The Psych Central Report

Finding a New Meaning for the Holidays

by SeptemberMorn
December 2005

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Traditionally, Thanksgiving and Christmas have been times for families to come together and celebrate, if not the original traditions of the holidays, then family memories of days gone by that flood the mind and the heart. For some, childhood memories are filled with festivities, warmth, good food, camaraderie and love. These people look forward to more of the same year after year.

For others, their childhood memories aren’t so happy. Memories of drunkenness, abuse, arguments and fighting are remembered instead. The holidays are dreaded and are filled with anguish, depression, indecision and anxiety.

There is a well-known song, “over the river and through the woods, to Grandmother’s house we go.” It used to be a given that children who had grown up and had their own families would all trek back home for some of mom’s good cooking. As families splinter and move away from their hometowns, or as children reach the age of independence and move as far away from home as they can because of unbearable dysfunction, the massive exodus back home is uncommon now.

Grandmother’s table is no longer large and full of smiling faces. Some older parents find that their nests don’t get overcrowded any more. Some will continue to insist that their children and their grandchildren still come home for the holidays all the time, refusing to understand that people change as they grow up. This insisting can cause much strife between the older generation and the younger one.

Those that have bad memories of going home are torn between still feeling like they have to “obey” the call and the fear, revulsion or simple rebelliousness. Fear of repercussions for not joining the dysfunctional family during this time is very strong--strong enough to think of braving all the unpleasantness that is bound to occur. But the call of self-preservation is equally strong.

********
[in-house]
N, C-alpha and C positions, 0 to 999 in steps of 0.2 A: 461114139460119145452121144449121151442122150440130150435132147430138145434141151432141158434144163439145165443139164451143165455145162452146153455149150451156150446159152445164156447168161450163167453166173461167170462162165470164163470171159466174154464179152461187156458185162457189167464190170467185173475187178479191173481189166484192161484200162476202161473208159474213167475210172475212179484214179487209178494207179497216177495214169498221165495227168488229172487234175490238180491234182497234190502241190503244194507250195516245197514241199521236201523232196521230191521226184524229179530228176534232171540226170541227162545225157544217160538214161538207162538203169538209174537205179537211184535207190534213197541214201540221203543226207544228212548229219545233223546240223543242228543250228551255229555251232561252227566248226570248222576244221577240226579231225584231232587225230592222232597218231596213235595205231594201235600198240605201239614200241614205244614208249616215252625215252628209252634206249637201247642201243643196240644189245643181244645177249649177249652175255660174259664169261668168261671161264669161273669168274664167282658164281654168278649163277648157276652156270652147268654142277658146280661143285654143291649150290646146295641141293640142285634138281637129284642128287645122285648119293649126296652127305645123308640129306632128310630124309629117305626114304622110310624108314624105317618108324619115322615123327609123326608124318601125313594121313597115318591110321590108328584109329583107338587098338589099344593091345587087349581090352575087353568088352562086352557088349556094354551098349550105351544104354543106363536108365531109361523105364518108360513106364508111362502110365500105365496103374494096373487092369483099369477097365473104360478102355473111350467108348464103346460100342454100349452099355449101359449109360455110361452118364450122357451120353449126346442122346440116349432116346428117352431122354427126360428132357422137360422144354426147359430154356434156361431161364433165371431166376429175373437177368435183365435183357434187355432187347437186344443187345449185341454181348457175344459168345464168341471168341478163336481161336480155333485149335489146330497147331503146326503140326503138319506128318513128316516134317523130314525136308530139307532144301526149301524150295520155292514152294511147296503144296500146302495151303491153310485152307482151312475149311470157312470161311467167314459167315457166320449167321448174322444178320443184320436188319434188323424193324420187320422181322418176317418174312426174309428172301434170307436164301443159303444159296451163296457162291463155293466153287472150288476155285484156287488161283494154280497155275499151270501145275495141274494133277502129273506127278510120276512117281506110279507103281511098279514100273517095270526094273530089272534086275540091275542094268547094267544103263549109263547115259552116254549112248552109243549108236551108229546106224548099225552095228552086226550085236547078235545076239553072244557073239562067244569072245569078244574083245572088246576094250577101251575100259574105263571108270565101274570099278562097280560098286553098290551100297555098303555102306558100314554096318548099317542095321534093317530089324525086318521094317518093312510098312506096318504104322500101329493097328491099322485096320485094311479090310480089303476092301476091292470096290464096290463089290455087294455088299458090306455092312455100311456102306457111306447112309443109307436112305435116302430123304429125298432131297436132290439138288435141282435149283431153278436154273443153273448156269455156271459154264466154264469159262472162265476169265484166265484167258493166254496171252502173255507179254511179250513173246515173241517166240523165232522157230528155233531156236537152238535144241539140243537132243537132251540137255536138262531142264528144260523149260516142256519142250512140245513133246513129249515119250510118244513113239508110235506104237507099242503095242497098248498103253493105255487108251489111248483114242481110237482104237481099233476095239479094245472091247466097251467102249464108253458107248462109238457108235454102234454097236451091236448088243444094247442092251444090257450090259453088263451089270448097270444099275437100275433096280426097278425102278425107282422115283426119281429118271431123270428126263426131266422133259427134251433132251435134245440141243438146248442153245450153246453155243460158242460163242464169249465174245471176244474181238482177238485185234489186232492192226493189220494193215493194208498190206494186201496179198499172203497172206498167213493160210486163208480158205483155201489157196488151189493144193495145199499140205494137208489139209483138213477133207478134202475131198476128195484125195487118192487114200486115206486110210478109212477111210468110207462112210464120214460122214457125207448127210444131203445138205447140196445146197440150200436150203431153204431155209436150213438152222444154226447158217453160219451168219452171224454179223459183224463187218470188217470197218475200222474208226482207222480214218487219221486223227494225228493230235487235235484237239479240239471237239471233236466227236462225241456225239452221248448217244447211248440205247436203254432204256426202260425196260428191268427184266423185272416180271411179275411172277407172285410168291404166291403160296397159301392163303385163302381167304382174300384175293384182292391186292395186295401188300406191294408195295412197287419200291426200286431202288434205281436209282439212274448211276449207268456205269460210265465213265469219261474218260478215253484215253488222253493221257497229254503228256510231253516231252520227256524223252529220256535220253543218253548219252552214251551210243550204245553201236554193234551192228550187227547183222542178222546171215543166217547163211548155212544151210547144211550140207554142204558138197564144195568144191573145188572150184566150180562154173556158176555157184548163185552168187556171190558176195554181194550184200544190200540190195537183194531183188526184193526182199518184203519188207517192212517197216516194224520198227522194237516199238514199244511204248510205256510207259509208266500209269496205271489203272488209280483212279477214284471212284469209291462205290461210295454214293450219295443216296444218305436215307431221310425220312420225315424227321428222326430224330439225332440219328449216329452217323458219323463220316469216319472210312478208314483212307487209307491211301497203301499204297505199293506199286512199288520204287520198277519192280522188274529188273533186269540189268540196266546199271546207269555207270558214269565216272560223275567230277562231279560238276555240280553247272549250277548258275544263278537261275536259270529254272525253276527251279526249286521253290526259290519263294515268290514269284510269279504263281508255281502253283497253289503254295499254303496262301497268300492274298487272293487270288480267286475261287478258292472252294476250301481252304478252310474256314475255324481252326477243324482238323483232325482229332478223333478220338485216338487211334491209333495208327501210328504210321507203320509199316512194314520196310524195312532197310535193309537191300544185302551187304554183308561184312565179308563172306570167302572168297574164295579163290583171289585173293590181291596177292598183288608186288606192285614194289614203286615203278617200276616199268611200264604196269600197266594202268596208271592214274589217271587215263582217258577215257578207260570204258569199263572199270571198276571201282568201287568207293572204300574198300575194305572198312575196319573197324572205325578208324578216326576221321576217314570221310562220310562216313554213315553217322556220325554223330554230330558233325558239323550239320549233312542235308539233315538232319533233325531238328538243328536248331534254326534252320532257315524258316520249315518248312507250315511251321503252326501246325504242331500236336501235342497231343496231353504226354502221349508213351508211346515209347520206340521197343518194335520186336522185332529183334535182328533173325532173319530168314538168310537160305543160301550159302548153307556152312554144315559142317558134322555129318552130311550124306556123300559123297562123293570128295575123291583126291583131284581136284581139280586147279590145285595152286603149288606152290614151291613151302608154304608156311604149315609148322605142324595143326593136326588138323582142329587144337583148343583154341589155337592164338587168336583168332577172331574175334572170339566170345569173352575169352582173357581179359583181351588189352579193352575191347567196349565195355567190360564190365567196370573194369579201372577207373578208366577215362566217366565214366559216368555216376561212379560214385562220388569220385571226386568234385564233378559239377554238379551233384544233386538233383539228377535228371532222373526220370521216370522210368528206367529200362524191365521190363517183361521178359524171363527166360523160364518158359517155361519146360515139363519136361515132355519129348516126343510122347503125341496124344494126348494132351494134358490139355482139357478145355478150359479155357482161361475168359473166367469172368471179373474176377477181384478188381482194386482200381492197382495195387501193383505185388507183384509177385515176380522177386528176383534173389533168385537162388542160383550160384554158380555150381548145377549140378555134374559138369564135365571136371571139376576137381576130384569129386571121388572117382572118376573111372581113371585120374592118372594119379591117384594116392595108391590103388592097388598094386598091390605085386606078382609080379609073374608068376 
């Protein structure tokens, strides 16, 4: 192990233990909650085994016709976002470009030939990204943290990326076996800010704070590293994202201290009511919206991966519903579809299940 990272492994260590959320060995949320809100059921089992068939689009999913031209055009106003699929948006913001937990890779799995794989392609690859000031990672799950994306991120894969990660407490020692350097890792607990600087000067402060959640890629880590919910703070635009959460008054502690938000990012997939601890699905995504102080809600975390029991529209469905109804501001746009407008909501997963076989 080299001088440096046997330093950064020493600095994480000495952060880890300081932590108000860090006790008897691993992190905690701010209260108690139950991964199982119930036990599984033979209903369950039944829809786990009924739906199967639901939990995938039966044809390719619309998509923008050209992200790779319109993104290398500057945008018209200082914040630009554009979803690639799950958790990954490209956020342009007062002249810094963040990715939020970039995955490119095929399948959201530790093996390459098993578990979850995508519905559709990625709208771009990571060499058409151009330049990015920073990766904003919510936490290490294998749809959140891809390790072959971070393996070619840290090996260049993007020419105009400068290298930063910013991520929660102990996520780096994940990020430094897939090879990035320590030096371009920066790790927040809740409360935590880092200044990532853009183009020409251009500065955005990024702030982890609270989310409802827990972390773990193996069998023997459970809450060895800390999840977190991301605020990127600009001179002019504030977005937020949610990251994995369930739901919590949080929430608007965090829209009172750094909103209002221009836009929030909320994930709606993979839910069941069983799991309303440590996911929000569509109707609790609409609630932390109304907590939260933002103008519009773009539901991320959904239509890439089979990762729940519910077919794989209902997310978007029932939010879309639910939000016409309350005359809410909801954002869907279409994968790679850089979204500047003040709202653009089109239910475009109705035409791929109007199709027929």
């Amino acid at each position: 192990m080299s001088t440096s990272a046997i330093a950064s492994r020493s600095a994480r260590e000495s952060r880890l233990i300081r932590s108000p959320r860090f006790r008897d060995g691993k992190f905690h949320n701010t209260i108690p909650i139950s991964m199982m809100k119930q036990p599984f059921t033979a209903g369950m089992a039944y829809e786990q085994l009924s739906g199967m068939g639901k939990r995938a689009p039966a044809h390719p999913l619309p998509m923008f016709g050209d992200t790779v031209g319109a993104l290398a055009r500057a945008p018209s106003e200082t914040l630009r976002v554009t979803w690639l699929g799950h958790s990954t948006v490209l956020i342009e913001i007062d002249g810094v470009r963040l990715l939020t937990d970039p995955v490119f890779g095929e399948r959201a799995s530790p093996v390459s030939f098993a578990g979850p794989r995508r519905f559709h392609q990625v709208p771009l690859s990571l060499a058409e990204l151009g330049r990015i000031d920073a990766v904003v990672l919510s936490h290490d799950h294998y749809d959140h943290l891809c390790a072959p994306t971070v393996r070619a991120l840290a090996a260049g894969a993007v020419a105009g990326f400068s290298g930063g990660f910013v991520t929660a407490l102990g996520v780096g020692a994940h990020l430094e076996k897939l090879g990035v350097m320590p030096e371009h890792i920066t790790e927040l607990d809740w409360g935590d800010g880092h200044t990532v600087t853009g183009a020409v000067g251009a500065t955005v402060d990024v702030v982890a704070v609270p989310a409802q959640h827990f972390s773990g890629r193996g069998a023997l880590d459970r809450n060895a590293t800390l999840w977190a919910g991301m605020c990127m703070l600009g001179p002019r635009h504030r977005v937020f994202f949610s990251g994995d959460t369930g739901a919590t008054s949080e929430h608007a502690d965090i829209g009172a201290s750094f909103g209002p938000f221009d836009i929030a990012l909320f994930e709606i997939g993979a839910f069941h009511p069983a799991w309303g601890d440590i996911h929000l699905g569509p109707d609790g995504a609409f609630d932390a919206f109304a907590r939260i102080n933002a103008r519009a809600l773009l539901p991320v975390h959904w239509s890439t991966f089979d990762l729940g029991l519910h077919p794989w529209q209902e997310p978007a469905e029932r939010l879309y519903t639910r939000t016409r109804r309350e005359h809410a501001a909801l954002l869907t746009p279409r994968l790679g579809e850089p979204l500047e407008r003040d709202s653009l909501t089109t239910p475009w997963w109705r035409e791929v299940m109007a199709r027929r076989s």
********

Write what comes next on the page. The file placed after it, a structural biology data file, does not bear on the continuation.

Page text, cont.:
It’s time to make a change. It’s time to find a new meaning, new traditions and new activities that make the season bearable, if not happy.

For some, it could be serving that special meal to the underprivileged. For others, it could be coming together with a group of friends. It could also mean going out of town to be unavailable to those who have hurt them in the past or something as simple as doing something totally different from everyday activities.

This is not an easy time. Change comes with difficulty, fear and uncertainty. No matter how uncomfortable or painful, the known is preferred to the unknown. So, it comes down to a difficult decision: Do we stay mired in our pain or do we take a chance, no matter how small, that change could possibly bring something good, or at least, different?

We’re all acquainted with the saying “the journey of a thousand miles begins with a single step.” This first step doesn’t have to be a huge giant step. Start with very small but certain, sure steps. There’s always the possibility that it won’t be an exhilarating experience, but it will be different. The step can be taken again and again in slightly different directions until that one thing that appeals is found. Stepping outside the box, so to speak, can be taken alone or in known company, but the key is to make that decision, take that tiny step forward out of a life, old habits, “if onlies” and “what ifs” that no longer work.

Last updated: 5 Dec 2005
Last reviewed: By John M. Grohol, Psy.D. on 5 Dec 2005
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